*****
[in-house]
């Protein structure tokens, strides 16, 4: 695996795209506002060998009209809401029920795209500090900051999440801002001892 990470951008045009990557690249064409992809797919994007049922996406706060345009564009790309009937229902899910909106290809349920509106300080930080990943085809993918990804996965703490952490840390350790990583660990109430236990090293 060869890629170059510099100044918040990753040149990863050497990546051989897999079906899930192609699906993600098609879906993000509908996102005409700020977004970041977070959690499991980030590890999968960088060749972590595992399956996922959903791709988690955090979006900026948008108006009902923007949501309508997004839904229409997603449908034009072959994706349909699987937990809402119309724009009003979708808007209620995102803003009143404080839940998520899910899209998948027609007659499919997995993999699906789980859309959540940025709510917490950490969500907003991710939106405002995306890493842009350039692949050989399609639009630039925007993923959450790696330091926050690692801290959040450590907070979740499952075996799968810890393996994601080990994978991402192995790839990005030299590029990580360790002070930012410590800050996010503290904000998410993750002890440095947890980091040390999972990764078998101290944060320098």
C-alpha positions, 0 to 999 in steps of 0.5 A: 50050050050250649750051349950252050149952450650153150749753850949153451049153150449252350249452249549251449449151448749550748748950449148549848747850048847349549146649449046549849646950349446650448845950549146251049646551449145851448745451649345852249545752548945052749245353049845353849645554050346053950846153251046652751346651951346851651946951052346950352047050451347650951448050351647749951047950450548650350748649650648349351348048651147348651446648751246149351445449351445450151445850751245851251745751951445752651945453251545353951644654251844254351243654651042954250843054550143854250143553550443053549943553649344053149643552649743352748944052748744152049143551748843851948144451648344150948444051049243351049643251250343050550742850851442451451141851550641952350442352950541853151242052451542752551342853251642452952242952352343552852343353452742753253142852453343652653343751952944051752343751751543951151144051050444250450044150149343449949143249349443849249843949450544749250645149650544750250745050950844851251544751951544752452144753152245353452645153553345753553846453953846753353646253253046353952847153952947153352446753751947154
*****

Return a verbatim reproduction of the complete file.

[in-house]
């Protein structure tokens, strides 16, 4: 695996795209506002060998009209809401029920795209500090900051999440801002001892 990470951008045009990557690249064409992809797919994007049922996406706060345009564009790309009937229902899910909106290809349920509106300080930080990943085809993918990804996965703490952490840390350790990583660990109430236990090293 060869890629170059510099100044918040990753040149990863050497990546051989897999079906899930192609699906993600098609879906993000509908996102005409700020977004970041977070959690499991980030590890999968960088060749972590595992399956996922959903791709988690955090979006900026948008108006009902923007949501309508997004839904229409997603449908034009072959994706349909699987937990809402119309724009009003979708808007209620995102803003009143404080839940998520899910899209998948027609007659499919997995993999699906789980859309959540940025709510917490950490969500907003991710939106405002995306890493842009350039692949050989399609639009630039925007993923959450790696330091926050690692801290959040450590907070979740499952075996799968810890393996994601080990994978991402192995790839990005030299590029990580360790002070930012410590800050996010503290904000998410993750002890440095947890980091040390999972990764078998101290944060320098």
C-alpha positions, 0 to 999 in steps of 0.5 A: 50050050050250649750051349950252050149952450650153150749753850949153451049153150449252350249452249549251449449151448749550748748950449148549848747850048847349549146649449046549849646950349446650448845950549146251049646551449145851448745451649345852249545752548945052749245353049845353849645554050346053950846153251046652751346651951346851651946951052346950352047050451347650951448050351647749951047950450548650350748649650648349351348048651147348651446648751246149351445449351445450151445850751245851251745751951445752651945453251545353951644654251844254351243654651042954250843054550143854250143553550443053549943553649344053149643552649743352748944052748744152049143551748843851948144451648344150948444051049243351049643251250343050550742850851442451451141851550641952350442352950541853151242052451542752551342853251642452952242952352343552852343353452742753253142852453343652653343751952944051752343751751543951151144051050444250450044150149343449949143249349443849249843949450544749250645149650544750250745050950844851251544751951544752452144753152245353452645153553345753553846453953846753353646253253046353952847153952947153352446753751947154